What You Should Know About Perjury
Perjury is defined as willfully taking a false oath or vow (written or spoken) in regards to a judicial hearing. Perjury, also known as false swearing or lying under oath, is committed by a witness or defendant who knowingly omitted or lied about facts that directly affect the outcome of the case.
For example, one will not be convicted of perjury if he or she lies about his occupation, given that the individual's job has no outcome on the court's decision.
The act of perjury dates back centuries ago to Roman times, where it was classified as a sin rather than a crime. Over time the act was mandated by law and became a severe crime with ambiguous contexts. The most difficult aspect of perjury is proving that it took place. In order to be convicted, indisputable evidence needs to be present documenting that the defendant, while under oath, knowingly made a false statement regarding material facts to benefit his or her case.
The two key words necessary to convict someone of perjury are "indisputable" and "knowingly." There are 3 specific rules that are attached to the concept of perjury. The first rule: "Answers to questions under oath that are literally true, but unresponsive to the questions asked, do not, as a matter of law, fall under the scope of the federal perjury statute." Even if the witness intends to mislead the prosecutor or questioner, perjury will still not be present.
The second rule: “Answers to fundamentally ambiguous questions cannot be perjurious.” The third rule sets forth that: “A perjury conviction cannot rest solely on the testimony of a single witness.” Perjury convictions are not decided based on oath vs. oath, or a game of adolescent "he said vs. she said".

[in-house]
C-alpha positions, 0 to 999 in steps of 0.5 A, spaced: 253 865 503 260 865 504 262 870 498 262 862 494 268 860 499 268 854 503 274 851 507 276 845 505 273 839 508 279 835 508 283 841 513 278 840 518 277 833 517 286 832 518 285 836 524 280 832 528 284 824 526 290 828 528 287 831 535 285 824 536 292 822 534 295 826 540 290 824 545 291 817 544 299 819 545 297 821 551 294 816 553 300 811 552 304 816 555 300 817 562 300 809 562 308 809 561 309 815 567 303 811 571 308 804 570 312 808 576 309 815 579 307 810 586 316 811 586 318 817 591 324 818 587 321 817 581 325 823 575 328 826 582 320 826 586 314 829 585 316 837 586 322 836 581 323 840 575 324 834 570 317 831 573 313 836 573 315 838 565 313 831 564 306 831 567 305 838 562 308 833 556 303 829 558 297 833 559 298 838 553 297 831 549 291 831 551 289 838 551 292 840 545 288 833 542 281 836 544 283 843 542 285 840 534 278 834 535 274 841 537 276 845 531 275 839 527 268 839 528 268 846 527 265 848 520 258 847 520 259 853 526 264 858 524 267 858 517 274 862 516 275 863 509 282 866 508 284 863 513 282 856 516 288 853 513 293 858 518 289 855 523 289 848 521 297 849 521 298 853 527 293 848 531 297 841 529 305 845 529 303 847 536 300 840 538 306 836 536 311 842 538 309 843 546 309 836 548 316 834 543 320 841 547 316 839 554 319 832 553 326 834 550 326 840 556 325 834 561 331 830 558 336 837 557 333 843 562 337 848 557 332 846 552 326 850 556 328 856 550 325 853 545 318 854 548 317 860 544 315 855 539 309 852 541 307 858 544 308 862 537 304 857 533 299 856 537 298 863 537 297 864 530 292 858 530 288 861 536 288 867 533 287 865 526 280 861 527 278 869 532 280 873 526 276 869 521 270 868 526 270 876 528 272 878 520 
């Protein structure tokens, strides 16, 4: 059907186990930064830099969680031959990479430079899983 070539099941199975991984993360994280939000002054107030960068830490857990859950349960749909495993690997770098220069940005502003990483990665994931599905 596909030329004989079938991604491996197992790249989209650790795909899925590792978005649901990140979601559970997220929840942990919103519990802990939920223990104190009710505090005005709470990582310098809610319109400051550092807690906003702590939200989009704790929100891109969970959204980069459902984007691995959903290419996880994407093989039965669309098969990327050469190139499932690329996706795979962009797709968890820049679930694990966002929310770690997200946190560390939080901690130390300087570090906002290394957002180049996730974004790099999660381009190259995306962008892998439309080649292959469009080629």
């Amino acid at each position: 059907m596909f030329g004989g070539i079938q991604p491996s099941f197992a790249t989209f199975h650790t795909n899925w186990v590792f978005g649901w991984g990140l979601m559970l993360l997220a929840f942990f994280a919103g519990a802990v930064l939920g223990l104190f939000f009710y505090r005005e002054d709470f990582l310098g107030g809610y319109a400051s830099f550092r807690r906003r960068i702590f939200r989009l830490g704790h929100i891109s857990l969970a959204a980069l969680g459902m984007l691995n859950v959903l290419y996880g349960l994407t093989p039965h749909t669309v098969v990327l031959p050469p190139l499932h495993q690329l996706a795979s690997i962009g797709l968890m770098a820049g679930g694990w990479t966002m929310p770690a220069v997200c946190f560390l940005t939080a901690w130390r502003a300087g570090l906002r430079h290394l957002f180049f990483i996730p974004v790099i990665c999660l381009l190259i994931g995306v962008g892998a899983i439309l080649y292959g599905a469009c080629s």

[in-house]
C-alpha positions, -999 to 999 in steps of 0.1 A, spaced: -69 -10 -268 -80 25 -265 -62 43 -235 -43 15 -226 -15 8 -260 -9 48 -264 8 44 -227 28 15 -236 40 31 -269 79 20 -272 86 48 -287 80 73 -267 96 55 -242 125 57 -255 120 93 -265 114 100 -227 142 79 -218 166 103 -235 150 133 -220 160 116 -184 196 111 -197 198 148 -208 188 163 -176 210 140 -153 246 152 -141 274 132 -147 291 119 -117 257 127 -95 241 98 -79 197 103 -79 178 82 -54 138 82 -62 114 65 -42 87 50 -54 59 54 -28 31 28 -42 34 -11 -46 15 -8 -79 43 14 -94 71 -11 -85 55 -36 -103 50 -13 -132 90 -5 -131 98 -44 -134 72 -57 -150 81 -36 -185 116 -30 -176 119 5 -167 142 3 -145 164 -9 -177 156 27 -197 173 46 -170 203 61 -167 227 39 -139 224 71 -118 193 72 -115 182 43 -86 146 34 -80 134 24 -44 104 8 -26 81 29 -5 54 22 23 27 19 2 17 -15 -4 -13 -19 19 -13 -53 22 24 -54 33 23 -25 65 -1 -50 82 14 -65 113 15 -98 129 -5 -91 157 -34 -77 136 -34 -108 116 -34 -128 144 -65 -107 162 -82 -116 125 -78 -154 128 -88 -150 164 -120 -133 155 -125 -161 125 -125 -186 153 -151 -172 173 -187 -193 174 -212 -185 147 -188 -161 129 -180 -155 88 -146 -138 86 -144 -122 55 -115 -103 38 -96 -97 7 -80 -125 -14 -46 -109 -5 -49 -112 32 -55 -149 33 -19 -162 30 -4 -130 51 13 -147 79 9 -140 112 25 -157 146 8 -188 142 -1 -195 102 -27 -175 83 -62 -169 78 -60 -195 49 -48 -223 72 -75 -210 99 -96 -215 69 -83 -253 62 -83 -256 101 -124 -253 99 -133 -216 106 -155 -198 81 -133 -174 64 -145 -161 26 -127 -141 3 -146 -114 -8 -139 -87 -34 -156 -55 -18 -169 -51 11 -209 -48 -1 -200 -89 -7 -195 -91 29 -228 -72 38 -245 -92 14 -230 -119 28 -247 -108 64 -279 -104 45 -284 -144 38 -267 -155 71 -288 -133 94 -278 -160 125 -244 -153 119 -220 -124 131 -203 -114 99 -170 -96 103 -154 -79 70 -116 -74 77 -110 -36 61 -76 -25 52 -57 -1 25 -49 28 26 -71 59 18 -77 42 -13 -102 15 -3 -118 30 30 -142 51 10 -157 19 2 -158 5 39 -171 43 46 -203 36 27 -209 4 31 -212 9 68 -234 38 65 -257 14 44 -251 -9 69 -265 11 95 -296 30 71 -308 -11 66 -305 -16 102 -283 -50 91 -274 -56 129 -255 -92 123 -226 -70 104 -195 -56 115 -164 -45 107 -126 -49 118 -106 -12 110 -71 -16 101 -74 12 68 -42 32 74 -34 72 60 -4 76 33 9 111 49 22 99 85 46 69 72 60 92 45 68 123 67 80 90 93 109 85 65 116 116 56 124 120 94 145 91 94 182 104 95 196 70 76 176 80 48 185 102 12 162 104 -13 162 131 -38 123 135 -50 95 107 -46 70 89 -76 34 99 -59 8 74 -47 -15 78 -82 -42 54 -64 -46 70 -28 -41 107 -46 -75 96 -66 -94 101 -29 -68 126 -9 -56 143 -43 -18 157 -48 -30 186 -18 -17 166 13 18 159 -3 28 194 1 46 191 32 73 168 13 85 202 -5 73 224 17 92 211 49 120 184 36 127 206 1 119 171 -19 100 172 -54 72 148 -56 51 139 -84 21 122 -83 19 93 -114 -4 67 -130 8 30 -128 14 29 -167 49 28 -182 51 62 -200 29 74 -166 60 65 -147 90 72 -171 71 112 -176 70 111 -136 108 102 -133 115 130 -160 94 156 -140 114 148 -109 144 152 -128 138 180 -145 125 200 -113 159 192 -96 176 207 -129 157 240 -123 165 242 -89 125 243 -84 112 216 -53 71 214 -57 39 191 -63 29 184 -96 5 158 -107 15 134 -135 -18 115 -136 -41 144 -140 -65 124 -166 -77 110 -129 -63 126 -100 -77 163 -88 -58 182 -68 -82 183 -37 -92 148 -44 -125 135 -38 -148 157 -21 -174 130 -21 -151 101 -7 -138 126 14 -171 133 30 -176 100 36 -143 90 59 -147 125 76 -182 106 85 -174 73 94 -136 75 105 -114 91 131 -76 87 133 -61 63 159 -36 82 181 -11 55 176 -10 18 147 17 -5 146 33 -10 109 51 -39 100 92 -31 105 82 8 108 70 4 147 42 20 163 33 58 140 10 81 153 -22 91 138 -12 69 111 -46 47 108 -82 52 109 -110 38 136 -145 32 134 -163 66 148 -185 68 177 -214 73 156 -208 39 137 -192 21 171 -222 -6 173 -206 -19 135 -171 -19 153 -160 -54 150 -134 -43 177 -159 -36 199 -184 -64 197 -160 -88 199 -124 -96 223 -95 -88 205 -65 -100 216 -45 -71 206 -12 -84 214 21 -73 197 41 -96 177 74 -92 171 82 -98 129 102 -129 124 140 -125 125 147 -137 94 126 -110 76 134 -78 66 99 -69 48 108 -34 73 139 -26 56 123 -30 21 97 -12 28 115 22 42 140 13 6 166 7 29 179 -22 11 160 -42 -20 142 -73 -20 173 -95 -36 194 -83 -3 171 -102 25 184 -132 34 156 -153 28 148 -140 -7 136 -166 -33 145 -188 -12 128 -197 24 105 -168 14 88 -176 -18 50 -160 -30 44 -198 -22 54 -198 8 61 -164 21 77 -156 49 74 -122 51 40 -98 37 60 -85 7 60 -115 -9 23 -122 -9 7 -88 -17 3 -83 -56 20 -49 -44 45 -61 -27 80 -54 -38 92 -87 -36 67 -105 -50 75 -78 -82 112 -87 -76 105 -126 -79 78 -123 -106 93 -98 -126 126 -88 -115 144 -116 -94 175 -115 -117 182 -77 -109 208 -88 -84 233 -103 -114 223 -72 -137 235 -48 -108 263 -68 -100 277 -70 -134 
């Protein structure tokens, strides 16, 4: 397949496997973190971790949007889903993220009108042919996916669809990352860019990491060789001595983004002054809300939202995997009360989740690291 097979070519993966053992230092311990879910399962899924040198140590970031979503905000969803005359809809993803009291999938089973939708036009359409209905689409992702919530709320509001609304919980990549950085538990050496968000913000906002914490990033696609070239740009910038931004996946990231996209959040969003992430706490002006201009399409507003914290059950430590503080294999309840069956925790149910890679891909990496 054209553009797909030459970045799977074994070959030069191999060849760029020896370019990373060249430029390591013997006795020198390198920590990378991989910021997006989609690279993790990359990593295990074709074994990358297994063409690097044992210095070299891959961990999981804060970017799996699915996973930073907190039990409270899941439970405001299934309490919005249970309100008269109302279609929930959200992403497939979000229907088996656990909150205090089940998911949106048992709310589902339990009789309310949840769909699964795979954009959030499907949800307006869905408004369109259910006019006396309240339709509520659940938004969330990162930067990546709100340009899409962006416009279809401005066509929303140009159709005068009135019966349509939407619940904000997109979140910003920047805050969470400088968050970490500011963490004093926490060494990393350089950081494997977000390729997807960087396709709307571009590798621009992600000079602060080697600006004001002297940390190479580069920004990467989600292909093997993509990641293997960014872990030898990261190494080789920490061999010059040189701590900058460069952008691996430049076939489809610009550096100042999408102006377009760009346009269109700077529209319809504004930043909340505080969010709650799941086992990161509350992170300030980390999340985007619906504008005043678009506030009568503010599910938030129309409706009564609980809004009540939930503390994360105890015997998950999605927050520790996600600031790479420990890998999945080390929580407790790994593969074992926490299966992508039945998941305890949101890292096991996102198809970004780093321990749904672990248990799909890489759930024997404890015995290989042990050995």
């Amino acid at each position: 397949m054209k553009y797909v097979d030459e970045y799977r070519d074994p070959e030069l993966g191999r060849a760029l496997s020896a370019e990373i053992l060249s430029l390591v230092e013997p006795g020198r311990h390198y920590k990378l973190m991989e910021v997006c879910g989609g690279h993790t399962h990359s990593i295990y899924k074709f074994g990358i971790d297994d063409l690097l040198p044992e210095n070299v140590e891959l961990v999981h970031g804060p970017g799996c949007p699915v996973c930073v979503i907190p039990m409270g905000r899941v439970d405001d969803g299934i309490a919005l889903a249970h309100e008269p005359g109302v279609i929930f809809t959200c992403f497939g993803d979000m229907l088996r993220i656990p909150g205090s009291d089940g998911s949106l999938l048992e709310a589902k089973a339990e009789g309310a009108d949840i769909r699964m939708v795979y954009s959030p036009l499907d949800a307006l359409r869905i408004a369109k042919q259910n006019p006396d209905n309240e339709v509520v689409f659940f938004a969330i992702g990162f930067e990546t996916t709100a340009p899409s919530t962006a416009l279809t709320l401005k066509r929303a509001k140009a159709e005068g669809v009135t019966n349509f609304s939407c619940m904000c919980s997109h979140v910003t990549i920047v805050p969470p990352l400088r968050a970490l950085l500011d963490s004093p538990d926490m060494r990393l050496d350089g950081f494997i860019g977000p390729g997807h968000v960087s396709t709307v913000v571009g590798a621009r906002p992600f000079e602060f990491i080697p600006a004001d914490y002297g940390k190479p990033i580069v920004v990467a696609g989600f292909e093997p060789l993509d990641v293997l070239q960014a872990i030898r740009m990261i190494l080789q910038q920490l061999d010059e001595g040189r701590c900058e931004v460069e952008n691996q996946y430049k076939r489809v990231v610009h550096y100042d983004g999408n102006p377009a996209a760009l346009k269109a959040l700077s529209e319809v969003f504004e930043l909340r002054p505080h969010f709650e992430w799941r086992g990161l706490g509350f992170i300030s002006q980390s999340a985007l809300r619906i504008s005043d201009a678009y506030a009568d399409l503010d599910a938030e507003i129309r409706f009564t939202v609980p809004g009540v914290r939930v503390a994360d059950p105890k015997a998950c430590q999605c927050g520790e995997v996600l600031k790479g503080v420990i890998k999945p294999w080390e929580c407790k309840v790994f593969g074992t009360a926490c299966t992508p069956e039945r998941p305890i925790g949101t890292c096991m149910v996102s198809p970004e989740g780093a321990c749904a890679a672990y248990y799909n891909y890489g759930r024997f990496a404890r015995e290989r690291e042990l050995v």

The leading case in regards to the law of perjury is United States v. Bronston. This particular trial asked the question of whether or not perjury can be committed with a "literal truth" answer under oath.
Unbeknown to many, the act of perjury extends beyond a judicial setting. A person can commit the act under penalty of perjury, which encompasses all critical forms such as tax returns, deeds, license applications, or legal documents. An individual can be found guilty through penalty of perjury if he/she knowingly lies or supplies misinformation that will benefit them directly.
A common example of penalty of perjury is when an individual cheats on his taxes and supplies false information to the IRS to lower his income, get a greater refund, or illegally write something off. Although the terminology may be confusing, a penalty of perjury is simply a written form of perjury, or one that was not made under oath.
The same requirements still stand in order to be convicted. Perjury is considered to be a very serious offense because it's seen as an attempt to usurp the courts and interfere with the administration of justice.
In the United States perjury is considered a felony, and if convicted an individual can face up to $15,000 in fines and/or 15 years in prison. The average sentence for a conviction is roughly 3-5 years. Penalty of perjury is also a serious matter, but the penalties are significantly less because there was no "miscarriage of justice present."
A penalty of perjury will most likely result in a hefty fine, a return of the monies plus tax, or a jail sentence of up to 3 years. Perjury laws like many in the United States are subject to variation between jurisdictions and State lines.
Understanding your area's laws regarding this act, the intricacies within the law, and what actually constitutes perjury are necessary to avoid potential disaster. Perjury does not affect those simply under oath or in a court setting, but every citizen in the United States who files taxes or even fills out a driver's license application.
NEXT: What is Corruption?